I think you have misapplied the Iron Law in your analysis of campus activism. You miss the mark when you cite the distribution of class backgrounds of the entire Middlebury student body and then use that as a means of invalidating a specific group of students’ concerns, without even talking about what those concerns are or even attempting to tell their side of the story, instead characterizing it as an assault on freedom.
Consider that the professors and administration are the institution. They have always been the institution. College culture is the way it is today because of this institution’s history, which is a history of white, male supremacy. All elements of college culture and standards of what is or is not free speech on college campuses have been created by a legacy of white men running these institutions, primarily to serve other white men, for centuries. Students are challenging this, and, in being dismissive of this, you are actually siding with the very institution that led to the distribution of class backgrounds at Middlebury that you implied is a problem. In other words, you are arguing for the status quo that created a system of inequity.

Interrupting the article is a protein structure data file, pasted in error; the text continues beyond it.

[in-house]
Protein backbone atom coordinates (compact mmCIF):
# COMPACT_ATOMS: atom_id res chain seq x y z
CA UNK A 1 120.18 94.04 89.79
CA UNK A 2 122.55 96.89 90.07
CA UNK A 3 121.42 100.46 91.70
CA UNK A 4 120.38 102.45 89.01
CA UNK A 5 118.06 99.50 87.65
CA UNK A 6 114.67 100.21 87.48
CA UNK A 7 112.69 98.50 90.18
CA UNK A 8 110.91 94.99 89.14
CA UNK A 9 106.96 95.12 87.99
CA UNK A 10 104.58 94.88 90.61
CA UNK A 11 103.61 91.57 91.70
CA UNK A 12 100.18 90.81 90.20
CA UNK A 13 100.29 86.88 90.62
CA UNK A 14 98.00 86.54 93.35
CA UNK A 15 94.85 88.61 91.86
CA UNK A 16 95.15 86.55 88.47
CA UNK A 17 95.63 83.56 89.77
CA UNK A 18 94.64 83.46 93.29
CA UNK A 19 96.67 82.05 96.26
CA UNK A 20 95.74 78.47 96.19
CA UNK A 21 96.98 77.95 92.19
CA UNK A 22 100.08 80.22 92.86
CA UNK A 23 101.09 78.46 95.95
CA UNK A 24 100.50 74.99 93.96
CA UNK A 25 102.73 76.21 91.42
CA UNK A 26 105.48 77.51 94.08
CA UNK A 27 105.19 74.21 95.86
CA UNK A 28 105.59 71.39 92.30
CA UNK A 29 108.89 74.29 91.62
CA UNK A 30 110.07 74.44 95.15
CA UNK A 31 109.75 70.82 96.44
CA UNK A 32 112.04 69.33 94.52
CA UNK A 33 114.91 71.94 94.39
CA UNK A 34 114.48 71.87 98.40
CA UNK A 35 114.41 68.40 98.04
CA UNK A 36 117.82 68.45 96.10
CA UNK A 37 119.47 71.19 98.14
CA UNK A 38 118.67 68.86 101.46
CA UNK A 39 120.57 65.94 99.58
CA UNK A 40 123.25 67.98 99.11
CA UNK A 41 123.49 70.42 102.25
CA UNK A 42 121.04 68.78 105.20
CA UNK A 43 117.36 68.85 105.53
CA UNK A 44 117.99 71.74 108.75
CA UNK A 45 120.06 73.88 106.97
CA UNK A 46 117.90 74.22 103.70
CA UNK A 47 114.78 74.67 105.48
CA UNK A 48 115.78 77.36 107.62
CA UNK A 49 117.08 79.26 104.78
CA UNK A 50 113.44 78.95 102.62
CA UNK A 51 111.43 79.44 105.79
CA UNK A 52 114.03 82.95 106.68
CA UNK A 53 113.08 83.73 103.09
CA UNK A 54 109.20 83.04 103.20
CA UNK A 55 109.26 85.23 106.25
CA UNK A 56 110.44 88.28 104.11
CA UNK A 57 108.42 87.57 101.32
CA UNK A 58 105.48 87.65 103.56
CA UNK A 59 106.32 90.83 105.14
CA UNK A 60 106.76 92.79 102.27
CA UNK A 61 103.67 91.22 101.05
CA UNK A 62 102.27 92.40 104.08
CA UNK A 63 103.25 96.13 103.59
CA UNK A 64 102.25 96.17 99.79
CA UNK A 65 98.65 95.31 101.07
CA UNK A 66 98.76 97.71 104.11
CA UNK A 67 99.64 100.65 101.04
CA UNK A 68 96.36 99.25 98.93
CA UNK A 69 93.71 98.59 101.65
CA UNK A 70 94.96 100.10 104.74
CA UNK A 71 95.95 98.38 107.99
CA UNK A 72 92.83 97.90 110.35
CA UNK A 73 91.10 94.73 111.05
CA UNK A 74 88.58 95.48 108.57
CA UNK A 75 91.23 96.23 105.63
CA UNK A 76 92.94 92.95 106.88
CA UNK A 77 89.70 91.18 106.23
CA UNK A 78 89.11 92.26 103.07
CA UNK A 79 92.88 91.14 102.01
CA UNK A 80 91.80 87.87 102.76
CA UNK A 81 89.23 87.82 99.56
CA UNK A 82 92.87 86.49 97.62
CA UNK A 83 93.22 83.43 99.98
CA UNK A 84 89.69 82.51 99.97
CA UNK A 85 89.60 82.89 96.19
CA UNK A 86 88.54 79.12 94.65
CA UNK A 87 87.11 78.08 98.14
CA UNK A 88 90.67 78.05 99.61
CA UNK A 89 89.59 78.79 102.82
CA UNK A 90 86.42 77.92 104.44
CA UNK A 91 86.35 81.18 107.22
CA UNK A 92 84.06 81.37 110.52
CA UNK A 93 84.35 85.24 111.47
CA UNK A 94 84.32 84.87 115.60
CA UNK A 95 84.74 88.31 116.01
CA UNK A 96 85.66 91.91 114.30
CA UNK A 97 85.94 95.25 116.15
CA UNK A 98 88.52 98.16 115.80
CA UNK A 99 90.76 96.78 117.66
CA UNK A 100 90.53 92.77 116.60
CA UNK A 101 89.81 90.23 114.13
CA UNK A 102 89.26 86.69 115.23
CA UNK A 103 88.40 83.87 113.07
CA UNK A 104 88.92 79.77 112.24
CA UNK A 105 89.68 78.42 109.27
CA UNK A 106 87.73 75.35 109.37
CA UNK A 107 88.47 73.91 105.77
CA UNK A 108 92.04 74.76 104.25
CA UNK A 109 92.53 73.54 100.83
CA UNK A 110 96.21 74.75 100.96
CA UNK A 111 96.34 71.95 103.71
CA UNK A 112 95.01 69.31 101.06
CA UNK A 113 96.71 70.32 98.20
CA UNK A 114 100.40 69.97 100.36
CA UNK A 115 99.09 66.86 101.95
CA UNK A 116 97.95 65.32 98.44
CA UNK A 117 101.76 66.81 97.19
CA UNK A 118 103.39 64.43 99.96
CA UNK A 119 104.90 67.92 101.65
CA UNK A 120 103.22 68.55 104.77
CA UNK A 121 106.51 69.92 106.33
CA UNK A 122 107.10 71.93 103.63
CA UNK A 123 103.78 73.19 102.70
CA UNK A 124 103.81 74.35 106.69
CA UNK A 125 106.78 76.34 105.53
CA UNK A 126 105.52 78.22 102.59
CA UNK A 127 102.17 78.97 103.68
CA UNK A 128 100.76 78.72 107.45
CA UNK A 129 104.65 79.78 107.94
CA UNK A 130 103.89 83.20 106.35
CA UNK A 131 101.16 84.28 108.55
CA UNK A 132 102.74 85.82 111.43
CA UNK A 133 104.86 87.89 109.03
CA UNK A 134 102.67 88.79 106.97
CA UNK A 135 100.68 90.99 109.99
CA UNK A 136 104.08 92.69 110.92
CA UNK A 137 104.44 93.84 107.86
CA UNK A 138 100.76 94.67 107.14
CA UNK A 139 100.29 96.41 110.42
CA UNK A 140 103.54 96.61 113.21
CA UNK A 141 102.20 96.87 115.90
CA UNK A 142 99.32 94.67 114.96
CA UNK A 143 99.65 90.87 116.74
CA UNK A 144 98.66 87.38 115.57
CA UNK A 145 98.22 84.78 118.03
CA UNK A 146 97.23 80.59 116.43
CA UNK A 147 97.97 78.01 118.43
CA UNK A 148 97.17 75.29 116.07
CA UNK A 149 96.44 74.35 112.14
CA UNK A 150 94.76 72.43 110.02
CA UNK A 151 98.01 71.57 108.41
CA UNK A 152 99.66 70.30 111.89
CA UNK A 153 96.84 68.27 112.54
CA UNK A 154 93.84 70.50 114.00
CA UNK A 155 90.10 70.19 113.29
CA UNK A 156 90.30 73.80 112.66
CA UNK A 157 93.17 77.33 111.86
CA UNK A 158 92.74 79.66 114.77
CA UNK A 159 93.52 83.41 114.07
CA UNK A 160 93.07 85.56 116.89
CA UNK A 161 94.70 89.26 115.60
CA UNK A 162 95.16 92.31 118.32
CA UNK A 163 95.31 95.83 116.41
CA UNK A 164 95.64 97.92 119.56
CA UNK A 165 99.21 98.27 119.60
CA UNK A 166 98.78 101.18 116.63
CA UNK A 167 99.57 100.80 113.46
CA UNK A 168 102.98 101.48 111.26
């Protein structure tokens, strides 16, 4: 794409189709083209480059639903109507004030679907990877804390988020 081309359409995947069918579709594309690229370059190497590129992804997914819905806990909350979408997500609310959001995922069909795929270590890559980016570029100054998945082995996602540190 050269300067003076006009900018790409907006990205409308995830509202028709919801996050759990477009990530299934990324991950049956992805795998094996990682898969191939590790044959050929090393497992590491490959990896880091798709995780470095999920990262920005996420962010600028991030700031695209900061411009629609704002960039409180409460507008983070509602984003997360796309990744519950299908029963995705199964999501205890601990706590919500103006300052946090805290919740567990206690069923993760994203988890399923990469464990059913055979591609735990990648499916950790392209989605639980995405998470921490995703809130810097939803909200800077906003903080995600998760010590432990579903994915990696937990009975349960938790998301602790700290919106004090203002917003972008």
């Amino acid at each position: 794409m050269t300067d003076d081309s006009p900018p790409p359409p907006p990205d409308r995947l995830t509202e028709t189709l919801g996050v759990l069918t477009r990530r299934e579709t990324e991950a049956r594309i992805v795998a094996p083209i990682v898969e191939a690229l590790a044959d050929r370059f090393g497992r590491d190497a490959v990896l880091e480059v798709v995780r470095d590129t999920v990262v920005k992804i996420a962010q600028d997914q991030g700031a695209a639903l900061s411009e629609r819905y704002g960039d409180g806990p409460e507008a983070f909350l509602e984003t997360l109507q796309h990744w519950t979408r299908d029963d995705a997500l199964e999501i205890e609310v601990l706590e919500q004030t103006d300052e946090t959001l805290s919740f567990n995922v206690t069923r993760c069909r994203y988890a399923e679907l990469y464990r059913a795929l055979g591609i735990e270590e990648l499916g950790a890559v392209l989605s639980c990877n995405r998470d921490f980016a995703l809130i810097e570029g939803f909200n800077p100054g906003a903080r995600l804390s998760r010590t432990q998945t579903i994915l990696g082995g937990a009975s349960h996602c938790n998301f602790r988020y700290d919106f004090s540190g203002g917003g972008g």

This, to me, is quite ironic. Students are invoking their own right to speak up and challenge white supremacist campus policies far and wide in American higher education, and the response from the administrations (to whom the Iron Law applies) and media pundits has been to create counterfactual narratives that students are out to usurp free speech. Not so. Students are out to topple old power establishments and have new and varied voices decide what campus culture and standards should look like.
Anti-intellectual attacks on the call for campuses to be safe spaces are, in short, a massive straw man concocted to invalidate challenges to a deeply entrenched hierarchy of white supremacy that dominates American higher education.